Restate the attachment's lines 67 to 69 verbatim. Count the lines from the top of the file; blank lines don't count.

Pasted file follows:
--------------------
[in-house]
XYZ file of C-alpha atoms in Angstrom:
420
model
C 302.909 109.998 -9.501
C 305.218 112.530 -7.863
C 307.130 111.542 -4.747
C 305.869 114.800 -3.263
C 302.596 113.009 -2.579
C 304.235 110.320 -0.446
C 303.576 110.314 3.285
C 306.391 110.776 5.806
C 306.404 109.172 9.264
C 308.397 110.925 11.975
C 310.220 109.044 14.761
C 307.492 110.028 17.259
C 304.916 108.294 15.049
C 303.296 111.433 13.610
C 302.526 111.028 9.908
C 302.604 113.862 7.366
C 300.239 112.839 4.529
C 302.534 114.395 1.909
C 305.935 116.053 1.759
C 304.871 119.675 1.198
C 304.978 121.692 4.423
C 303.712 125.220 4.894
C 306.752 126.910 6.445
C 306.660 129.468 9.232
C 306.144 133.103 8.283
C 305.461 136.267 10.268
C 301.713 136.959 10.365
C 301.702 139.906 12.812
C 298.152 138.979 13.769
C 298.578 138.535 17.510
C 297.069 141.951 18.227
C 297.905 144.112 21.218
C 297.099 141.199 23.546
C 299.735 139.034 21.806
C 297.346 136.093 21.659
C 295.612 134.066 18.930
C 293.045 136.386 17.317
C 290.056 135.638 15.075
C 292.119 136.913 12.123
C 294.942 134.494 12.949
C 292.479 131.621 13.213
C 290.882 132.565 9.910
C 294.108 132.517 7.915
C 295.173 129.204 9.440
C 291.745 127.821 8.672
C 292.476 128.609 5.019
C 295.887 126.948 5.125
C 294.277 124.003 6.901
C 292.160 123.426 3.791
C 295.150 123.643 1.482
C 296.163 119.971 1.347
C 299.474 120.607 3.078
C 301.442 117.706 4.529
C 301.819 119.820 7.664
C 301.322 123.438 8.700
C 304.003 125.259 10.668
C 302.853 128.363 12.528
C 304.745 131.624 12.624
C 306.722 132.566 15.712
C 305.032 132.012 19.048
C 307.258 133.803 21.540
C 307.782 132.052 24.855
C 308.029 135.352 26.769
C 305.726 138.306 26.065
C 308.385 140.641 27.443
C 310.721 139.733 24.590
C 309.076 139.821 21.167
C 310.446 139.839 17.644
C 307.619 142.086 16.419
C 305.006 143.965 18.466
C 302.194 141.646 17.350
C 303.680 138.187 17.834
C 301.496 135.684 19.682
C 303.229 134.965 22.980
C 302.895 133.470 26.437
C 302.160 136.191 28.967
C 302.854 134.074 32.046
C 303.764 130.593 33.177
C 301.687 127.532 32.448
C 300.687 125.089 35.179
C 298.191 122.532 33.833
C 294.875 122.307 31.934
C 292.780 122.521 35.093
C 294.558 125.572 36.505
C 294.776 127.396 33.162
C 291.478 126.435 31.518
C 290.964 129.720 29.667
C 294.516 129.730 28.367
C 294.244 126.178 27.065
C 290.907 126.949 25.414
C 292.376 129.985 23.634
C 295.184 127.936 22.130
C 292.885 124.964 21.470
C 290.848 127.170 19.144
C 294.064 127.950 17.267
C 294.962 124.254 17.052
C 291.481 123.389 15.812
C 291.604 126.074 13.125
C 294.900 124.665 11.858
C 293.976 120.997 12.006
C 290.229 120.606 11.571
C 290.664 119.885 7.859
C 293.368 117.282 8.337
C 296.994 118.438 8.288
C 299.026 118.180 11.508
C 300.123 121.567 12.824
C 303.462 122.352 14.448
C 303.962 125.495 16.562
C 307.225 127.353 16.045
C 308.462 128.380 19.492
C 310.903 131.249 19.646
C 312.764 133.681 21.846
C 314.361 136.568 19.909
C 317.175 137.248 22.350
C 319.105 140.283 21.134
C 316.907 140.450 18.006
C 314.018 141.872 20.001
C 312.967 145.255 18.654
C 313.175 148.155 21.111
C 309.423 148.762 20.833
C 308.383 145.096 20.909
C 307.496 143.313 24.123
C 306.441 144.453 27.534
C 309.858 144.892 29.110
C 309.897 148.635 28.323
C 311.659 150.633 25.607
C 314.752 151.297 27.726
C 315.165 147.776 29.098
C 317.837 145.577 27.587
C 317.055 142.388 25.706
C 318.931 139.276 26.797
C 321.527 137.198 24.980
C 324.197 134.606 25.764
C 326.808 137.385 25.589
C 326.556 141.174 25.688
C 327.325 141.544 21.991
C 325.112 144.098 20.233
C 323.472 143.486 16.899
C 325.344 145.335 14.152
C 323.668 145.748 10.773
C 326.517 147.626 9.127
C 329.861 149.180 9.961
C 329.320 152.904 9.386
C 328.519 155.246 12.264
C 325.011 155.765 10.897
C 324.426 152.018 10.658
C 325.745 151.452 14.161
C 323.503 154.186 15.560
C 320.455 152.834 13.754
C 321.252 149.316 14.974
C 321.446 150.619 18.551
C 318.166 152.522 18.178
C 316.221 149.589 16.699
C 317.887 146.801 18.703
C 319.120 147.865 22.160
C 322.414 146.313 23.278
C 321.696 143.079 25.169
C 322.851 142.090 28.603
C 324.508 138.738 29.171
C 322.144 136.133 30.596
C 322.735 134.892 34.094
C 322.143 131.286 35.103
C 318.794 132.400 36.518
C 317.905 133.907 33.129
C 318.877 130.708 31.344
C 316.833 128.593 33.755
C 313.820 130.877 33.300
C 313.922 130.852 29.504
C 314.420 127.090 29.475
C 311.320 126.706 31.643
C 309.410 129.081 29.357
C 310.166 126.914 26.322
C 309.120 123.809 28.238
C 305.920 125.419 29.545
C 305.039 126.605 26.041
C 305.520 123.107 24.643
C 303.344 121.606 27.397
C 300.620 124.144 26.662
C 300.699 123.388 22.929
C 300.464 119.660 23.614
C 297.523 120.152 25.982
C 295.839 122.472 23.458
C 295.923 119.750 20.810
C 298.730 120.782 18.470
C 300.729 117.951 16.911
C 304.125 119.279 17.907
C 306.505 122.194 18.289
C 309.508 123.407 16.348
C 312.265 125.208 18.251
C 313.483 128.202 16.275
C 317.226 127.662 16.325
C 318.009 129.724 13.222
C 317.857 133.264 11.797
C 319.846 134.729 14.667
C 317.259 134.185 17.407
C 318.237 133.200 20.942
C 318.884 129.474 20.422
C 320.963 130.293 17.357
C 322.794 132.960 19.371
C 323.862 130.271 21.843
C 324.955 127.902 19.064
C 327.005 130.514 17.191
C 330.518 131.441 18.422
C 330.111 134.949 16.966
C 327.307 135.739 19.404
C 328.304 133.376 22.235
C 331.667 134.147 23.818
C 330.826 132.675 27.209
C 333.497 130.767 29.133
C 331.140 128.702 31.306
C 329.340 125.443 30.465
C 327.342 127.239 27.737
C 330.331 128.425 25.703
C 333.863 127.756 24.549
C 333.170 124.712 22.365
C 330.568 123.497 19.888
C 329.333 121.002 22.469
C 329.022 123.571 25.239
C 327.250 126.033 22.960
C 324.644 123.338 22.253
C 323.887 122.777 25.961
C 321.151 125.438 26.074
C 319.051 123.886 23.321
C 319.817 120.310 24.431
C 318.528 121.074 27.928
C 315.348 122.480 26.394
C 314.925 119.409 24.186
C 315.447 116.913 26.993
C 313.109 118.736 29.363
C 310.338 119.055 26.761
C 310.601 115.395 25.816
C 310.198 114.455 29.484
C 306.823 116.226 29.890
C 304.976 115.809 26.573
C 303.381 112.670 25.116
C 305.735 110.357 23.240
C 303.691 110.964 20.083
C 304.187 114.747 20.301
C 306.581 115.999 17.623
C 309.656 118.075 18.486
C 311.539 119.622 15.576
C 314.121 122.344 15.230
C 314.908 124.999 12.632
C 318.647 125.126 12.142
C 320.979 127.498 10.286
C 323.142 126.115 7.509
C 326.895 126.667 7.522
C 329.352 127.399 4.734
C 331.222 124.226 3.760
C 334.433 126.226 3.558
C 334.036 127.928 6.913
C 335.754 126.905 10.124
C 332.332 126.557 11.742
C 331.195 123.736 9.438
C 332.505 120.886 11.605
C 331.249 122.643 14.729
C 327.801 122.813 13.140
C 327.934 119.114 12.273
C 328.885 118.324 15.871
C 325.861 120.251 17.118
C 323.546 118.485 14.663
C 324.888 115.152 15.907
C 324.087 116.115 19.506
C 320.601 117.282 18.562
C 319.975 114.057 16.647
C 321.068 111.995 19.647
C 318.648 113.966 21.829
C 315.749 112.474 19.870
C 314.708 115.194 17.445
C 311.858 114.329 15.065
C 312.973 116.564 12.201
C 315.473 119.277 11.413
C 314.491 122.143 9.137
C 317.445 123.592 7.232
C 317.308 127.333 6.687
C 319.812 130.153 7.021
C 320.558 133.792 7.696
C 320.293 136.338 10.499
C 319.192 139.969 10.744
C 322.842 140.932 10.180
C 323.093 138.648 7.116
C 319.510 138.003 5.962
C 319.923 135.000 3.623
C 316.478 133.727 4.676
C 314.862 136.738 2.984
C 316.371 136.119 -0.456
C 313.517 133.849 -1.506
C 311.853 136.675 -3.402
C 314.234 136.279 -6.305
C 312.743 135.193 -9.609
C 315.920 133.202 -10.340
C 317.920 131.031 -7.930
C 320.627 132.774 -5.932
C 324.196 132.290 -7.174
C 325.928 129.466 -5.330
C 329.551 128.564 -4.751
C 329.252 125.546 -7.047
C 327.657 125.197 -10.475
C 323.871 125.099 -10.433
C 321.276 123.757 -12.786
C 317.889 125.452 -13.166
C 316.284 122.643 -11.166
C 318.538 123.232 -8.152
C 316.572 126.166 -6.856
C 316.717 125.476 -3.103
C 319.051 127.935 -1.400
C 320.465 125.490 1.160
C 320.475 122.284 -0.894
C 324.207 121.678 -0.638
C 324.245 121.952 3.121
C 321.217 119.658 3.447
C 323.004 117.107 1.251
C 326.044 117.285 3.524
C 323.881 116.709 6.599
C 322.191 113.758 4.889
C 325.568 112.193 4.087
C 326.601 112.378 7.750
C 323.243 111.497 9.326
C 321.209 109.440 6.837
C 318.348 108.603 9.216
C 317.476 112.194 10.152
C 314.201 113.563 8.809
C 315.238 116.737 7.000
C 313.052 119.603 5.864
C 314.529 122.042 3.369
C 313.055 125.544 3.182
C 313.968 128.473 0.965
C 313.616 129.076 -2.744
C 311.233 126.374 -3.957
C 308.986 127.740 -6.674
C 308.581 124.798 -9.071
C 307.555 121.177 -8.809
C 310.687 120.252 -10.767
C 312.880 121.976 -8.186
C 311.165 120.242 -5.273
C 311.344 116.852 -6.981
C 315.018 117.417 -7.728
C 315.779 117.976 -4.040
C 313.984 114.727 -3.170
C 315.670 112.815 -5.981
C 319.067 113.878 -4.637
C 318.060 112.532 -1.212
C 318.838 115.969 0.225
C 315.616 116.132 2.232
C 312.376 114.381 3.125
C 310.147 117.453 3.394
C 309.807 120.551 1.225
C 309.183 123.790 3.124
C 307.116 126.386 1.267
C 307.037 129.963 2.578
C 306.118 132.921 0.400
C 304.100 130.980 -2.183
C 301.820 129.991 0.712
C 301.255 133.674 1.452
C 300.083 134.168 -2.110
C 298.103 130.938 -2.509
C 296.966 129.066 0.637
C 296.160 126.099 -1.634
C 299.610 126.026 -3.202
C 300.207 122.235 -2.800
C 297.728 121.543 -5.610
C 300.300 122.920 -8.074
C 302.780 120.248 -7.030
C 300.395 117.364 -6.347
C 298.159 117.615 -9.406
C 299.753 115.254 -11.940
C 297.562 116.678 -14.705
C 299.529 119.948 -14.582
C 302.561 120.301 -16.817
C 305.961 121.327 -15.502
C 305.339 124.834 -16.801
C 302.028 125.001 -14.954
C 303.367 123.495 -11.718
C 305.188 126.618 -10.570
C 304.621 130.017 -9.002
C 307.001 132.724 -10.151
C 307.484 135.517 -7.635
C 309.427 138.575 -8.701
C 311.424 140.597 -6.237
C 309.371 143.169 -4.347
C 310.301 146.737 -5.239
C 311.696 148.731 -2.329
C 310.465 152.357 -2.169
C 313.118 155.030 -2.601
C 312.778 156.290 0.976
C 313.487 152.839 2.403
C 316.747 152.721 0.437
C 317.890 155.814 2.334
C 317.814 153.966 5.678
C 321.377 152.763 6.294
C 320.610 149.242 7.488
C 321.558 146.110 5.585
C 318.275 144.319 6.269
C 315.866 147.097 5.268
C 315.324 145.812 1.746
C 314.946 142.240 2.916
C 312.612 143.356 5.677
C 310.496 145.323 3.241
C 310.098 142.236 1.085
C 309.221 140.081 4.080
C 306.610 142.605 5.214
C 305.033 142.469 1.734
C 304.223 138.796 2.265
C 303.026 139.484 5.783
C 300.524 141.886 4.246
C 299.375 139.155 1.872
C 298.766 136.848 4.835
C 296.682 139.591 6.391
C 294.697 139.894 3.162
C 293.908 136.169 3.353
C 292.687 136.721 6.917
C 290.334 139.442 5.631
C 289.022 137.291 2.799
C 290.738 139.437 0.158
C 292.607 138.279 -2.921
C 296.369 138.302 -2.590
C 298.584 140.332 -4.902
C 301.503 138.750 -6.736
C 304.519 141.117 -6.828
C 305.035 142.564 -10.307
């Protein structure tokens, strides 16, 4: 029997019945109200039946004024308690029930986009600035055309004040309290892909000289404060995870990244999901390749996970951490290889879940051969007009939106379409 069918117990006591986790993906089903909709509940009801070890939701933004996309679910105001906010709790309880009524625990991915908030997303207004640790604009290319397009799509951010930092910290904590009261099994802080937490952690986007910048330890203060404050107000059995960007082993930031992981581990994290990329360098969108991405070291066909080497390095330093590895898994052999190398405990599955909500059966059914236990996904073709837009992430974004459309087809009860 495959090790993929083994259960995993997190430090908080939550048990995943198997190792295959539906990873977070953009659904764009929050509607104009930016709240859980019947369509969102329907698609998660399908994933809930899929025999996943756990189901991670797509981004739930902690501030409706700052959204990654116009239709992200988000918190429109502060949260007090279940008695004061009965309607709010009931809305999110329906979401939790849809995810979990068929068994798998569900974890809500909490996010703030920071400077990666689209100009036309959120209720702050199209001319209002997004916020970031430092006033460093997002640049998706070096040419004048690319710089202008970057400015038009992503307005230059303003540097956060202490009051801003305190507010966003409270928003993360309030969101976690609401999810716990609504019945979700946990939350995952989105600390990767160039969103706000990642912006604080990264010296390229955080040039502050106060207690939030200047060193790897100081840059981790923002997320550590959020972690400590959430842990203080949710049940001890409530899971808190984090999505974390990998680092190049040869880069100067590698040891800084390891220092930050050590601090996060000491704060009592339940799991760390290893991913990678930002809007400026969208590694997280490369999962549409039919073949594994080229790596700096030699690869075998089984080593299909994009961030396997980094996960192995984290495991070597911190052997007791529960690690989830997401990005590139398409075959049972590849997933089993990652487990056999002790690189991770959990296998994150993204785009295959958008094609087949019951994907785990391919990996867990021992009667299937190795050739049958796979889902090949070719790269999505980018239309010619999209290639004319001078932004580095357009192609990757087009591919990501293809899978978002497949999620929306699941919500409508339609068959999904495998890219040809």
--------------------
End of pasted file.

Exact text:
C 308.029 135.352 26.769
C 305.726 138.306 26.065
C 308.385 140.641 27.443